Ginger Nuts of Horror
To celebrate the launch of his new collection of short stories author C.M. Saunders makes two stops at Ginger Nuts of Horror, here with his excellent article on Childhood fears and with a fascinating entry in our Five Minutes With Series of Interviews
We all have our little ticks and quirks. It’s one of the things that makes us humans such weird and unique life forms. Over and above the usual ‘failure’ and ‘death’ fears which are part of the human condition and we all have to deal with in our own way, there are a few other things I am, and always have been, a bit wary of. Some of these ‘fears’ are rational, some less-so.
There is a theory which suggests that the inherent fears we harbour result from bad experiences we had in past lives. In other words, it’s baggage. I’m not sure I believe in reincarnation as such, but I do believe in the existence of some kind of universal consciousness, some vast well to where our ‘life force’ returns when our physical body dies. This same ‘life force’ is then recycled. Sometimes, remnants manifest themselves as fully-formed memories or, more likely, primitive instincts, irrational fears, or weird aversions. There are numerous theories pertaining to this, Carl Jung was a well-known advocate, and the archaeologist Fredrick Bligh Bond claimed to have tapped into an eternal font of knowledge he rather poetically dubbed, ‘the great memoria.’ In the 1950’s, a scientist called Dr James McConell carried out a series of controversial experiments on flat worms. He trained one batch to navigate a maze, then ground them up and fed them to another batch. These ‘new’ flatworms then also knew how to navigate the maze, ostensibly proving the existence of ‘transferred memory.’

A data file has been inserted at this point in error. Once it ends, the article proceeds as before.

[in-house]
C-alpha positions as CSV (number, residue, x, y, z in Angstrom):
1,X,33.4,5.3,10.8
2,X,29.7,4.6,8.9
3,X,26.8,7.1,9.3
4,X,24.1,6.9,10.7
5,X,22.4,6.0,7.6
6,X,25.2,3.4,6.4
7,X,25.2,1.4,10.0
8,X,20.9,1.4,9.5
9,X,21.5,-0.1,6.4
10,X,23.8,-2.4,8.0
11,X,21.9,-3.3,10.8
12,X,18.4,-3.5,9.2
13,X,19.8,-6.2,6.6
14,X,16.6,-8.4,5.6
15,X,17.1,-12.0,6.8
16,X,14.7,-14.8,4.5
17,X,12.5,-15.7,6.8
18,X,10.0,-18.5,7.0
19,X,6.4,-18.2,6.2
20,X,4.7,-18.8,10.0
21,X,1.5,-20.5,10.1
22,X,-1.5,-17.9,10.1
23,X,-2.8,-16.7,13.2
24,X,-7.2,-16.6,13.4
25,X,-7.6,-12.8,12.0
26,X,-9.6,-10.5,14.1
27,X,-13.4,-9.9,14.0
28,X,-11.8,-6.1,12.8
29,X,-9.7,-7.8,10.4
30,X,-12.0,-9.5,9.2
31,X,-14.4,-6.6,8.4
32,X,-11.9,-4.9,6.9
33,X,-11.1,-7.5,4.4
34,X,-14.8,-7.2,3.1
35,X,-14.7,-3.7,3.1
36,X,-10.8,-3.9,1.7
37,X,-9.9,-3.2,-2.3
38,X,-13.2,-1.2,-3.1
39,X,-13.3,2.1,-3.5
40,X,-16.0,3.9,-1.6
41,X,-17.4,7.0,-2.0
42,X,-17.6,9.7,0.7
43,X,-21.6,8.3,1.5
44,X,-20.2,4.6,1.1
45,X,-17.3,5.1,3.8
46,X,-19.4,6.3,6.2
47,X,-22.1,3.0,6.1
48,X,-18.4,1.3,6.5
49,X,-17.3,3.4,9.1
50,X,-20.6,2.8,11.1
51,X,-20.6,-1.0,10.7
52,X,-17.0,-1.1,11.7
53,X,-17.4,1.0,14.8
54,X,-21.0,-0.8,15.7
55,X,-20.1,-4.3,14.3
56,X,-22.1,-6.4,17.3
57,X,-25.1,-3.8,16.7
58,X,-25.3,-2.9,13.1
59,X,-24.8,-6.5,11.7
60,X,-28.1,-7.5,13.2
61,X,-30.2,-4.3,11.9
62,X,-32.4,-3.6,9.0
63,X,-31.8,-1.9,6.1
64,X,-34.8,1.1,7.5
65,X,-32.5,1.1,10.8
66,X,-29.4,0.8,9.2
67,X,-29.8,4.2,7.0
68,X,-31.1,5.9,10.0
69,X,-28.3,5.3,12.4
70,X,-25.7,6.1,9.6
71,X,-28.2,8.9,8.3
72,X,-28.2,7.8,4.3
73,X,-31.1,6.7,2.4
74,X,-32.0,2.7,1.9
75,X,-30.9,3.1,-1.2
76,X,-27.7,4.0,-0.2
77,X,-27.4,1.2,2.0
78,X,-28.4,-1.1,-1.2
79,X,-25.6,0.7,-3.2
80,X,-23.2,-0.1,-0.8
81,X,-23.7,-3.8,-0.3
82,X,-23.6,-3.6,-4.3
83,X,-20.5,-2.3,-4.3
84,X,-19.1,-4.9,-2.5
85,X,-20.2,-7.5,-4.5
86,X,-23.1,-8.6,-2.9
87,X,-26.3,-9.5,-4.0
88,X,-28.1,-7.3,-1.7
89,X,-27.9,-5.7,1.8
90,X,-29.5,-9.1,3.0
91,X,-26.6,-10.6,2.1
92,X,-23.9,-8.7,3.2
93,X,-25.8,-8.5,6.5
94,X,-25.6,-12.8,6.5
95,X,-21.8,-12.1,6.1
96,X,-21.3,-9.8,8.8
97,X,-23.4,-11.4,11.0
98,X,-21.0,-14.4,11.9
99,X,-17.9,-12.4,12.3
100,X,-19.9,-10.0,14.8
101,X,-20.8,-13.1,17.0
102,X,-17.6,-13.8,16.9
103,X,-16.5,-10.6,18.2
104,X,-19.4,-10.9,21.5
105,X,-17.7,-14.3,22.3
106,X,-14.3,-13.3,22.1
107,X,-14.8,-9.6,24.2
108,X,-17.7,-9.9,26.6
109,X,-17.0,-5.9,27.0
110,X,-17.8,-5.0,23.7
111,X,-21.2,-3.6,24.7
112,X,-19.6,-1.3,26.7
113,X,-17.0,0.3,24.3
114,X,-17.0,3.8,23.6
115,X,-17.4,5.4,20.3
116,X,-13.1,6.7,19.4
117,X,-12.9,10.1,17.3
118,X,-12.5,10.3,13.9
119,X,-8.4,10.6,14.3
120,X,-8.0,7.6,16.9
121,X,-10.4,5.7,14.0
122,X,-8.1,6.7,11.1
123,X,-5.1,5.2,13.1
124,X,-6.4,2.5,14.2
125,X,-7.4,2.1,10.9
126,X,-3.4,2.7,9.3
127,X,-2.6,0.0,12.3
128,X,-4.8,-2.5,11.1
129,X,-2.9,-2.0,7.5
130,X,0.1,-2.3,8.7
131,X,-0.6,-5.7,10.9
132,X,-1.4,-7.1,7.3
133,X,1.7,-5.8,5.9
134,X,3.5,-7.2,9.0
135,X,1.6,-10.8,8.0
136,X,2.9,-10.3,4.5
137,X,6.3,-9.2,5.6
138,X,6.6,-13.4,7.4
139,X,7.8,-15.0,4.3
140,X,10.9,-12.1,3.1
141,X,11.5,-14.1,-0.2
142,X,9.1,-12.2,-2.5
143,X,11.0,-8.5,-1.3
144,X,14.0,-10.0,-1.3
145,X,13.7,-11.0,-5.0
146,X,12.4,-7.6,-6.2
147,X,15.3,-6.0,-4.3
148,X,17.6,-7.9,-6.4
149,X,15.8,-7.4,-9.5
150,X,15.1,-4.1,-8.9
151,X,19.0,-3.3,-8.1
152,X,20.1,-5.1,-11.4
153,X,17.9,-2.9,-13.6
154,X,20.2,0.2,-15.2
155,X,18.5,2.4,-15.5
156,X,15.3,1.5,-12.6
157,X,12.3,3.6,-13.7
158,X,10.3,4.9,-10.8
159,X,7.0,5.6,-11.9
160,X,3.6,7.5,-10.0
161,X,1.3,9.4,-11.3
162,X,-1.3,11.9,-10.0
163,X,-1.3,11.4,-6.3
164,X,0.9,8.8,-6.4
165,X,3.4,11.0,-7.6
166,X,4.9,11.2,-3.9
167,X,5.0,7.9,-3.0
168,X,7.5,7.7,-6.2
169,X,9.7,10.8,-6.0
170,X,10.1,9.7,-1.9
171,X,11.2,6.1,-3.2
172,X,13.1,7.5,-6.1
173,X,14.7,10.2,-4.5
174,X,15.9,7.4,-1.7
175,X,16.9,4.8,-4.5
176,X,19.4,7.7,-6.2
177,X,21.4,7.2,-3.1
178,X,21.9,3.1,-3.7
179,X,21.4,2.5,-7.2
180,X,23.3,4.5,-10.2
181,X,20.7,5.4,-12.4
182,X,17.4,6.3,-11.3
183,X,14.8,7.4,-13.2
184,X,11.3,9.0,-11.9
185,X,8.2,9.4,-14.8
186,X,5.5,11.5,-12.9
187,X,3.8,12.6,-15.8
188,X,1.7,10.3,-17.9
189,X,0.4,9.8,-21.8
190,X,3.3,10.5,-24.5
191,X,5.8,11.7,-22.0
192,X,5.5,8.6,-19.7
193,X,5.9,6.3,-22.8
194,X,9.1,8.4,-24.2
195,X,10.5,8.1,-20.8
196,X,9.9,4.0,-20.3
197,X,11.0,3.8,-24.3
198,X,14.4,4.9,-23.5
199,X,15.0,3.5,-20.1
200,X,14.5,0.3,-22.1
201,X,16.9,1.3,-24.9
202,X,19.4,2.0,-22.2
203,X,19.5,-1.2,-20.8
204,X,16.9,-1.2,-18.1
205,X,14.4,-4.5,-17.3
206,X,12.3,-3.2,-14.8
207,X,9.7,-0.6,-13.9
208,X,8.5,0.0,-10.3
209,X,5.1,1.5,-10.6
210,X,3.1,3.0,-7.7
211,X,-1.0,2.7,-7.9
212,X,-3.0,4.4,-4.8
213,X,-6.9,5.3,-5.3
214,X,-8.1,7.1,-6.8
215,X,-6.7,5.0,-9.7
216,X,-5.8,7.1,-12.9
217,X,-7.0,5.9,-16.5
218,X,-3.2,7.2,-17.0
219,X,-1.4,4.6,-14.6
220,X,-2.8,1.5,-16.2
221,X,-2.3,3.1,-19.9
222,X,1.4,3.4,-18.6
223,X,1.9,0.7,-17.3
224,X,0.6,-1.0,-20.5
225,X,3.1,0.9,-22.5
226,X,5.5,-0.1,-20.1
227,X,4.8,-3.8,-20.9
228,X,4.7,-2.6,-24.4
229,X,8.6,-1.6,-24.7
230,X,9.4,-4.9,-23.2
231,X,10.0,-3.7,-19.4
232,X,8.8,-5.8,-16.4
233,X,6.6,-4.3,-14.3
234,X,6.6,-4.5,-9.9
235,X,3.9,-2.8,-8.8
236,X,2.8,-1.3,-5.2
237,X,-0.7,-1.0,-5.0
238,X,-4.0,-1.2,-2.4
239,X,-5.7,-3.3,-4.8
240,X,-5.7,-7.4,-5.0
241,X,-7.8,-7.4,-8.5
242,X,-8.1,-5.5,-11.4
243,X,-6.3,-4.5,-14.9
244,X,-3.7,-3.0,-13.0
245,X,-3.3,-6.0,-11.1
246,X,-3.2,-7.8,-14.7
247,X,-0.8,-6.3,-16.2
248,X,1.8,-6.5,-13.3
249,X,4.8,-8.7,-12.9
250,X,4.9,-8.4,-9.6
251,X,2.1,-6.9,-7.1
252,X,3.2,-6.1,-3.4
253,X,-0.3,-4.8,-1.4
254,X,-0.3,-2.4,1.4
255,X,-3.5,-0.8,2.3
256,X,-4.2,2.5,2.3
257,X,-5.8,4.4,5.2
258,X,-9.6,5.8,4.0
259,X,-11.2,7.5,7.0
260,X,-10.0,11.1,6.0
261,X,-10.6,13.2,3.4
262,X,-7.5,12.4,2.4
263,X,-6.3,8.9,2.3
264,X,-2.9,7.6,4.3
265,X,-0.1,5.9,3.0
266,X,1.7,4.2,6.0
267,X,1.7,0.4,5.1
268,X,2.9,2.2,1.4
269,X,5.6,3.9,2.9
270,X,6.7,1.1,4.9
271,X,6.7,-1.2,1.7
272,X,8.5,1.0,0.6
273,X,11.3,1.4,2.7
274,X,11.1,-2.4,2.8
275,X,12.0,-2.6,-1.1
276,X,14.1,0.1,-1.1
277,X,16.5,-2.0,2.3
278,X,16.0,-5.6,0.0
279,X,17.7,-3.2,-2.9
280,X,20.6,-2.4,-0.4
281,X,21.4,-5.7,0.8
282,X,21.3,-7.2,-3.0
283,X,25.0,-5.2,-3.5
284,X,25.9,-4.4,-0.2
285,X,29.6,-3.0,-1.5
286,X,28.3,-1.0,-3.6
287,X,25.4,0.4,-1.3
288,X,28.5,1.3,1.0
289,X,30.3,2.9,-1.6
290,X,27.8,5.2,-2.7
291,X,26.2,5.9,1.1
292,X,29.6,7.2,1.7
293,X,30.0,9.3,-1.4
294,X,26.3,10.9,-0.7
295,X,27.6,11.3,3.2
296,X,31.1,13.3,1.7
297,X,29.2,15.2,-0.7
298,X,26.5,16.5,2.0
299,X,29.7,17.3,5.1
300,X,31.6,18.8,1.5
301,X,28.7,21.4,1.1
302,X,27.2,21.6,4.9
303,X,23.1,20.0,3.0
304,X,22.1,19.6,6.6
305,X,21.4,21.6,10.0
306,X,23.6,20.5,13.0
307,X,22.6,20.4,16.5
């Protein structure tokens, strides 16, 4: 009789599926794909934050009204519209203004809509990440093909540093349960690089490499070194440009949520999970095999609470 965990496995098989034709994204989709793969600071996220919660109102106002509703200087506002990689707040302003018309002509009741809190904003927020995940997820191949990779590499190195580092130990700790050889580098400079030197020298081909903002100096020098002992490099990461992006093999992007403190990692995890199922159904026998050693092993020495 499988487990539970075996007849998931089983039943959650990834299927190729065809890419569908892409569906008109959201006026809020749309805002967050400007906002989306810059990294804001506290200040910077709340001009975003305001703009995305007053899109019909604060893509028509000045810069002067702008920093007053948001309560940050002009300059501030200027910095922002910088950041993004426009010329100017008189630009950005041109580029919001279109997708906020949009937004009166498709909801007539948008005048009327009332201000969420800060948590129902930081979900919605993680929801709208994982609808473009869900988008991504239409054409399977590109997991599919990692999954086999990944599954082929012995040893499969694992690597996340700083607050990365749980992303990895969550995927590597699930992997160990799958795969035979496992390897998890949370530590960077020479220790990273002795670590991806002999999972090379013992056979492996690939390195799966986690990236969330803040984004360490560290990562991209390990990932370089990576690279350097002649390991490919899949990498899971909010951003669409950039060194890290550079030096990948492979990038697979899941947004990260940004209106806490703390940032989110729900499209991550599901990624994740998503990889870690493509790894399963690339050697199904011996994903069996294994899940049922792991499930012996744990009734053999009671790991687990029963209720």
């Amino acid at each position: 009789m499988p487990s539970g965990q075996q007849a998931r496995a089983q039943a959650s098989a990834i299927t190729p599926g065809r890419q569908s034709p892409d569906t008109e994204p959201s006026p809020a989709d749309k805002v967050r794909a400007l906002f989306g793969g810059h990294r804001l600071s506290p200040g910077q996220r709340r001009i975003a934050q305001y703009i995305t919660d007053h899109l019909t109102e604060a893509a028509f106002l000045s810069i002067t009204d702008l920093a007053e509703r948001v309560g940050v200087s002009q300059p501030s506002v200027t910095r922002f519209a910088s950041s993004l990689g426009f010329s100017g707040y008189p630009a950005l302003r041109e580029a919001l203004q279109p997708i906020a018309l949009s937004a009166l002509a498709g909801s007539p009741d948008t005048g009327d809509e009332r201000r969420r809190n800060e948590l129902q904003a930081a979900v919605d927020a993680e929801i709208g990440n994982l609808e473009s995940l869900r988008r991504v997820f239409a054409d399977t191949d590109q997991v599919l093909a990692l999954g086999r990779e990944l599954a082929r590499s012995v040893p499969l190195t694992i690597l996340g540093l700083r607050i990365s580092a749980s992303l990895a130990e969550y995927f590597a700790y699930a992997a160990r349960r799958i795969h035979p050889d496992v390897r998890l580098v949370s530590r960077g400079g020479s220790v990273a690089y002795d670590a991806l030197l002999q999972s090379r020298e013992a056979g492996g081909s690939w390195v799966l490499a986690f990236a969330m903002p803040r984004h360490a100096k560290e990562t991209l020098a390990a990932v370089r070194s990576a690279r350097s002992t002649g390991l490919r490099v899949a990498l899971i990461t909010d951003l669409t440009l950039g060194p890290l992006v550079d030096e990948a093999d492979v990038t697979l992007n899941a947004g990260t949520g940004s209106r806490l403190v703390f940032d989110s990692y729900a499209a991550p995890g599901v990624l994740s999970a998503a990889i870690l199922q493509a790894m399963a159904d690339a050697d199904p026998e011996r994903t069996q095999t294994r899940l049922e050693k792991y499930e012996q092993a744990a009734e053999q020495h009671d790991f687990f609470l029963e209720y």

Anyway, enough speculation. What am I scared of? Lots of stuff. First up, deep water. This, I can trace back to falling in a river as a kid and having to be dragged out by a neighbour. It wasn’t a pleasurable experience, so I’ve pretty much avoided deep water ever since. People aren’t supposed to be in the water, that’s why we don’t have gills or fins. I never learned to swim, and have no plans to.
I’m not a huge fan of heights, either. Because if I’m on something high, I might fall off and hurt myself. That, to me, isn’t irrational. It’s common fucking sense. I am constantly amazed by mountaineers, rock climbers, base jumpers and the like. I don’t admire their courage as much as I admire their blatant disregard for their own personal safety. It’s all fun and games, until it isn’t. I have the same attitude to all extreme sports. If you get buzzed from doing these things, great. I wish you the very best of luck. But don’t complain if something goes wrong and you end up dead, disabled or disfigured. You brought that shit on yourself.